Tree Life

My right hip is starting to ache a bit from the walk and my legs move stiffly. I am thinking that much of my life seems to be a chore these days. Simple things, like walking, I no longer take for granted. We come upon a pretty tree. I hand the dog’s leash to my husband and walk up to the tree. I want to get a closer look at a flowering branch. It is a Redbud tree, although the small flowers are not red, but purple. The Redbud is an early bloomer. It is only February, but spring is here.

Texas Redbud

I wonder what it would be like to be a Redbud tree. I could go dormant in winter instead of feeling the depression that kicks in with short, dreary days. No thinking about everything I have to take care of each day. No laundry! No insomnia. No worrying about family and old pets. I would just “be.” I would be rooted in one spot. I could grow tall and wide and my roots could stretch deep into the earth. Bunnies might munch grass and cavort below me. Coyotes will move past me looking for prey. I could be a home to birds and squirrels. My flowers could provide nectar for butterflies and bees. My beauty would fade, but then return again each year. I could live a long time, longer than any human. There is an Oak tree on the coast that is estimated to be at least 1,000 years old. Redbuds are prettier than Oaks, though.

I am a Redbud tree. The air is cool and the sun is warm upon me. I am nourished by rich soil and spring rain. Beautiful purple flowers adorn me. My green leaves are shaped like hearts, but I cannot love. I will give birth to more trees like me as my flowers become seeds in sturdy pods. Someday I will get old. My grey bark will become scaly. I will topple into the dust and will become a log. I will be a bench for nature lovers and a home for little creatures. I will be gnawed by beetles and ants. I wil rot.

My husband is impatient, so I say good bye to my tree and my fantasy. When I get home I pull my field guide to Trees of Texas* off the shelf. I read that the life span of the Texas Redbud is only from 50-75 years! The length of their lives is the same as humans. And trees cannot love. I would miss loving if I was a tree. Oh, well. I will be cremated when I die and my ashes will be spread outdoors. I will become one with all life, Redbuds included, and I will be at peace.

*Trees of Texas Field Guide by Stan Tekiela (Adventure Publications, Inc.; Cambridge, Minnesota)


Heart Shaped Leaf of the Texas Redbud

**(Photos taken by Betty McCreary)

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Born and raised in Central Texas. Spending time outside brings me joy and I love to share my observations. I also belong to two writing groups and enjoy researching my ancestors. I find people interesting, but Nature keeps me sane.

10 thoughts on “Tree Life”

  1. I enjoyed your foray into the Red Bud universe. I’ve traveled across Texas at the right time of year several times and kept seeing those beautiful trees – so many of them that I finally looked them up. The house across the street from me had one in their front yard but I don’t think it lasted here more than a few years. Anyway, their life expectancy is kind of a deal breaker for that big of a lifestyle change, but I do think they must be able to feel emotions such as love. Why else would they produce leaves so perfectly heart-shaped?


    1. Thanks Trish!
      Yeah, the subject of the feelings of plants is a whole other conversation…I don’t mean to dis their feelings, but maybe if I knew for sure that they had certain feelings i might revisit the idea of becoming one.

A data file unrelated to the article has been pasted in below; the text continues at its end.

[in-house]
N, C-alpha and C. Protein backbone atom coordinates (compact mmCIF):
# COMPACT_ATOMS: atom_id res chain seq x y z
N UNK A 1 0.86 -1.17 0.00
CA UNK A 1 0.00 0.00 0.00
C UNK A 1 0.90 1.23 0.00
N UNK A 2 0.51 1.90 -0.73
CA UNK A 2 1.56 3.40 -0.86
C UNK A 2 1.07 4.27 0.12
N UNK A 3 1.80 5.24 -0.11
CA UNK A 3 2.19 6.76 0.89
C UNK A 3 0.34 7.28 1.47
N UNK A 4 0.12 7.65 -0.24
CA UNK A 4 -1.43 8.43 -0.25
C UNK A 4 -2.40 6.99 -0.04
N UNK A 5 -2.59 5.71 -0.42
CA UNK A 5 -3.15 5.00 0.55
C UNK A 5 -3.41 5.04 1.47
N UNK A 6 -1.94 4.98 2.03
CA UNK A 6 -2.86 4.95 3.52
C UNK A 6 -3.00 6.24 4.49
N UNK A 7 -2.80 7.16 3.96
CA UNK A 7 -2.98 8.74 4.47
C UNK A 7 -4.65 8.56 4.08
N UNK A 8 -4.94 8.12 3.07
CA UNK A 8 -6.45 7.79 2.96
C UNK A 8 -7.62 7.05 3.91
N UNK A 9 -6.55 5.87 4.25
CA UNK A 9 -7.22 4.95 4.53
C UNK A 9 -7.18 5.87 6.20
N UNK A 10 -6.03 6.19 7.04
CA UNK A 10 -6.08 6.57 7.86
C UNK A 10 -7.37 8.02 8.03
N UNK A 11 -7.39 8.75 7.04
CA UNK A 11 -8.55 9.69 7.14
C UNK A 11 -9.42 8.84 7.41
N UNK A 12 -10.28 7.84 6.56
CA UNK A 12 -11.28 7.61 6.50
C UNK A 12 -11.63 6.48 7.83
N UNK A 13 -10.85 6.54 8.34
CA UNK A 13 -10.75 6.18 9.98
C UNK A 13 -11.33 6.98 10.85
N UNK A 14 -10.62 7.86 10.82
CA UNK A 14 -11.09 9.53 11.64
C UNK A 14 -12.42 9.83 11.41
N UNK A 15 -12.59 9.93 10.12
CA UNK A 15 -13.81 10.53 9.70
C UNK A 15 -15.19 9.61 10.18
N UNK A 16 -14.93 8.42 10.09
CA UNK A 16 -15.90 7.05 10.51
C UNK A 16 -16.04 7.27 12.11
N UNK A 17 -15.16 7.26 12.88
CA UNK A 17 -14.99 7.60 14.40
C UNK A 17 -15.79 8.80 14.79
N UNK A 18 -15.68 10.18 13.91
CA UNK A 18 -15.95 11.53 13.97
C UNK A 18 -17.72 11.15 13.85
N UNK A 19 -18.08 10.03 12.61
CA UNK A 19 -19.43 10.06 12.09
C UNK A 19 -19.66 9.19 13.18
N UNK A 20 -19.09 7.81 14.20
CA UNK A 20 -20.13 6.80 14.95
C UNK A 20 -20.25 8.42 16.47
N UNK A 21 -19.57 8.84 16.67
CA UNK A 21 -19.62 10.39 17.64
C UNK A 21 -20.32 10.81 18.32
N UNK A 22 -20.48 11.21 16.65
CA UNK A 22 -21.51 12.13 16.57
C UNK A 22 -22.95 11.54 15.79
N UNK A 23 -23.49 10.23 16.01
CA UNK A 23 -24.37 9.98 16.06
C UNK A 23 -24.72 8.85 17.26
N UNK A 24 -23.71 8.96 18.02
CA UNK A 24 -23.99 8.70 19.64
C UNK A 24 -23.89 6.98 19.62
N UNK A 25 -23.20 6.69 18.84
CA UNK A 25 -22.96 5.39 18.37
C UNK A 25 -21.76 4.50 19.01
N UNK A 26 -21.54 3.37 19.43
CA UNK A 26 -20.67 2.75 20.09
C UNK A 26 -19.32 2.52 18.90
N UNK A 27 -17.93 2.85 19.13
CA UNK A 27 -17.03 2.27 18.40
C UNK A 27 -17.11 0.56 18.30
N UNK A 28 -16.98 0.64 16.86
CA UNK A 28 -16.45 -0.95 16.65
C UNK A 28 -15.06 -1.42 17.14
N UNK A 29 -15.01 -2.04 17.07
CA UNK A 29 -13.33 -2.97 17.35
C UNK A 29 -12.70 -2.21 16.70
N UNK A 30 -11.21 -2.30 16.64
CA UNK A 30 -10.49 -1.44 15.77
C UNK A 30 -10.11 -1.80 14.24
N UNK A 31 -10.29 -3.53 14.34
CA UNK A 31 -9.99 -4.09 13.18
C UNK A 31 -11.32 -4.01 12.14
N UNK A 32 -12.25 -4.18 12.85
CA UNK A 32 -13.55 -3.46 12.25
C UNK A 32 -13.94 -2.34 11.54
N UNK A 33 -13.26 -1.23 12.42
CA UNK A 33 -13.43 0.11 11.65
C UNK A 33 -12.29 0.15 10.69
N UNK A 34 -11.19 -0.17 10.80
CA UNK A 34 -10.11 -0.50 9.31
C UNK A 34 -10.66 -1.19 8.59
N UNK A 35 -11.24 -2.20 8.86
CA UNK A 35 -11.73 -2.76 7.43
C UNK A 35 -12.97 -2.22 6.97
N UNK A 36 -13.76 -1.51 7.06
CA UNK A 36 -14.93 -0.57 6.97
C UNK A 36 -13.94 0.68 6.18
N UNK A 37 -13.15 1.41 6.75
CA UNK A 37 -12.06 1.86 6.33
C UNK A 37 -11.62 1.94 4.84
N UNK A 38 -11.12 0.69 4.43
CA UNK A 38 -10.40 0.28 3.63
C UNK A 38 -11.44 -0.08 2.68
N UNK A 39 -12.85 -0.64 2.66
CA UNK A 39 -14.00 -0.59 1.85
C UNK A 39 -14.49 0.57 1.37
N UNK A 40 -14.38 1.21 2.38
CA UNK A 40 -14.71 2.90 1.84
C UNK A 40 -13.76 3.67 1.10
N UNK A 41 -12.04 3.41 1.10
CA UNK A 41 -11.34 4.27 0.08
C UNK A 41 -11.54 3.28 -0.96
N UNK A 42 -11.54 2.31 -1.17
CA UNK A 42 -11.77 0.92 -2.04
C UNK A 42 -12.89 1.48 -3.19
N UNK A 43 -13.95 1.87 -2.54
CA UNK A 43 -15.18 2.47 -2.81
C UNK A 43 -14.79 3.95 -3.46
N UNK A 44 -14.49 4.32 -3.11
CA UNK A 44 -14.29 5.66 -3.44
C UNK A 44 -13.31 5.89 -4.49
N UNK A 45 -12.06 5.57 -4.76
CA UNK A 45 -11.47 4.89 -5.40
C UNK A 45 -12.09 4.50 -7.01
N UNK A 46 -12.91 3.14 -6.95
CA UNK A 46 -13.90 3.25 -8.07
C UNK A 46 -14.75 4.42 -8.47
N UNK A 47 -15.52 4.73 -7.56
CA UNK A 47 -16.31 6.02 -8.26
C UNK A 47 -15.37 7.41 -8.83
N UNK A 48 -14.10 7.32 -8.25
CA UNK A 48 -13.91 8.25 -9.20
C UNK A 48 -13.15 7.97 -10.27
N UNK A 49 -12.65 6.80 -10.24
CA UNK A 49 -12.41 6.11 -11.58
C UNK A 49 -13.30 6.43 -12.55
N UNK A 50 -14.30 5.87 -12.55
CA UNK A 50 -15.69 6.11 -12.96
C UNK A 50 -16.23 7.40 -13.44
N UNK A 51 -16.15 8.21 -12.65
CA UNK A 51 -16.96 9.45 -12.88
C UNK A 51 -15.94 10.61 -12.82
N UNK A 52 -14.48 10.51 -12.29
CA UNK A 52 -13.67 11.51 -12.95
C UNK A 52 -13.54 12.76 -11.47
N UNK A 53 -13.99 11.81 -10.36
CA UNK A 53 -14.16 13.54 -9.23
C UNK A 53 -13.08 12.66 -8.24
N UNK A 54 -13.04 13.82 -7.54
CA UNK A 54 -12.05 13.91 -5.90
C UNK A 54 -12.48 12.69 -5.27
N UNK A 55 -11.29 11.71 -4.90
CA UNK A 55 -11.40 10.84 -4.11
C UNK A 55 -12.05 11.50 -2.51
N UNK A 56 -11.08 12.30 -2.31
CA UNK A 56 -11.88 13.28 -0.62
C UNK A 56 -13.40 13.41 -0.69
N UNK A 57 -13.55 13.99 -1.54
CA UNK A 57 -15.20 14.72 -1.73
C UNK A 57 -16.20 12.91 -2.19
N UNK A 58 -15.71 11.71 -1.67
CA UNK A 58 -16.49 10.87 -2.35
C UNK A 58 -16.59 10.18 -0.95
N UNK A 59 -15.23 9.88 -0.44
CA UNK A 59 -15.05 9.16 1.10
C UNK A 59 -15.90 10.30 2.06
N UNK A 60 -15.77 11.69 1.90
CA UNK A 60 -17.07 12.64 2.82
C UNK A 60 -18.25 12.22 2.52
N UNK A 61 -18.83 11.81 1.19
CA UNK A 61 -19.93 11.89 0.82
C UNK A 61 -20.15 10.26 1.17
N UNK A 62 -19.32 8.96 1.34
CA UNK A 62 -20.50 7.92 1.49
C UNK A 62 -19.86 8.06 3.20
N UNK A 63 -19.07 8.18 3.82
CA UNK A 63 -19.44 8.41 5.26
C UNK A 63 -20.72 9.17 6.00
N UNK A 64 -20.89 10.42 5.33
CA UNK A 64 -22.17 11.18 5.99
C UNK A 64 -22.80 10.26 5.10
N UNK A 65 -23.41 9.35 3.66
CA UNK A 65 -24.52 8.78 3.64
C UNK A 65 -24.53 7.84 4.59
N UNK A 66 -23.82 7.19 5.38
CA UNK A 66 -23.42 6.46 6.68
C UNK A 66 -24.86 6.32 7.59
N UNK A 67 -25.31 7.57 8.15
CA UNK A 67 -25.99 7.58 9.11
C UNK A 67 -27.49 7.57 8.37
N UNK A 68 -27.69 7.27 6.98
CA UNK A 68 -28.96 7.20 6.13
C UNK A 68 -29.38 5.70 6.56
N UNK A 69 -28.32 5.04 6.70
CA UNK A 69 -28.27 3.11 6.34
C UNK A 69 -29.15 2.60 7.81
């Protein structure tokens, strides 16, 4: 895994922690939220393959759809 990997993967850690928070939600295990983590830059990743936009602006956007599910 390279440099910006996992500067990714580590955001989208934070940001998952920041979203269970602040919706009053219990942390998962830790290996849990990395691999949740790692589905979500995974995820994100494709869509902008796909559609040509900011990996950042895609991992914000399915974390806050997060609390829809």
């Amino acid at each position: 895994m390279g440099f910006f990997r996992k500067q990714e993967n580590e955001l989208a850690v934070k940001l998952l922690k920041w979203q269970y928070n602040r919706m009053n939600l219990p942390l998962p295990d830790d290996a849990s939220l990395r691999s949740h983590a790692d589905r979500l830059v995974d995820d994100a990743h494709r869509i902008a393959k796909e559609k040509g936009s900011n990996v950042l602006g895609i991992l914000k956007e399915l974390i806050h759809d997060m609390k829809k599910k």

2. Thanks, Betty, for sharing your thoughts of your recent nature foray. It seems to me that it is the time of year to reconnect with nature, to see the new buds and promise of leaves and blossoms. It’s a good thing we have seasons and that our winter is ending.
    Lately, I’ve been sequestered indoors during a dark and rainy week and into this week of more sunshine. It has been self-imposed, in order to finish my long time paper project about a less than uplifting project, my own death. Now that the notebook is nearly complete and I am soon to be 75, I will leave this project feeling I’ve helped my kids be able to more easily handle things when I’m gone. I will get out into nature, taking my camera of course but more importantly connecting with the coming of Spring and new life. I think it will take me forward and give me the spiritual impetus needed to take on the rest of my life. I don’t know what life would be like without closeness to nature and it’s persistence to live and it’s ability to let go when the time comes to do so.


  3. I love this Betty. Being as a tree is one of my favourite meditations. Your description is sublime. As a side note, I included that 1,000 year-old live oak in a recent post.


  4. Thanks V. J.!
    I owe my recent tree interest to an old friend who e-mails me descriptions of trees she sees on walks in Colorado.
    I must have missed the 1,000 year old live oak post! I swear I am not copying you…I would like to read it. I have been to see the Big Tree on the coast once a few years ago.

    Liked by 1 person

  5. What a beautiful post! Truly enjoyed your fantasies, and also your very real conclusion.
    BTW … something is going on with WordPress that prevents me clicking LIKE on posts (I can click but it doesn’t register) … I certainly do LIKE this one.

    Liked by 1 person

  6. Very lovely Betty, I like it when you  ‘bring forth yourself’ in your Natural Musings.  Take very good care re Covid 19, all of you.  More later, Love, Ann

    Liked by 2 people

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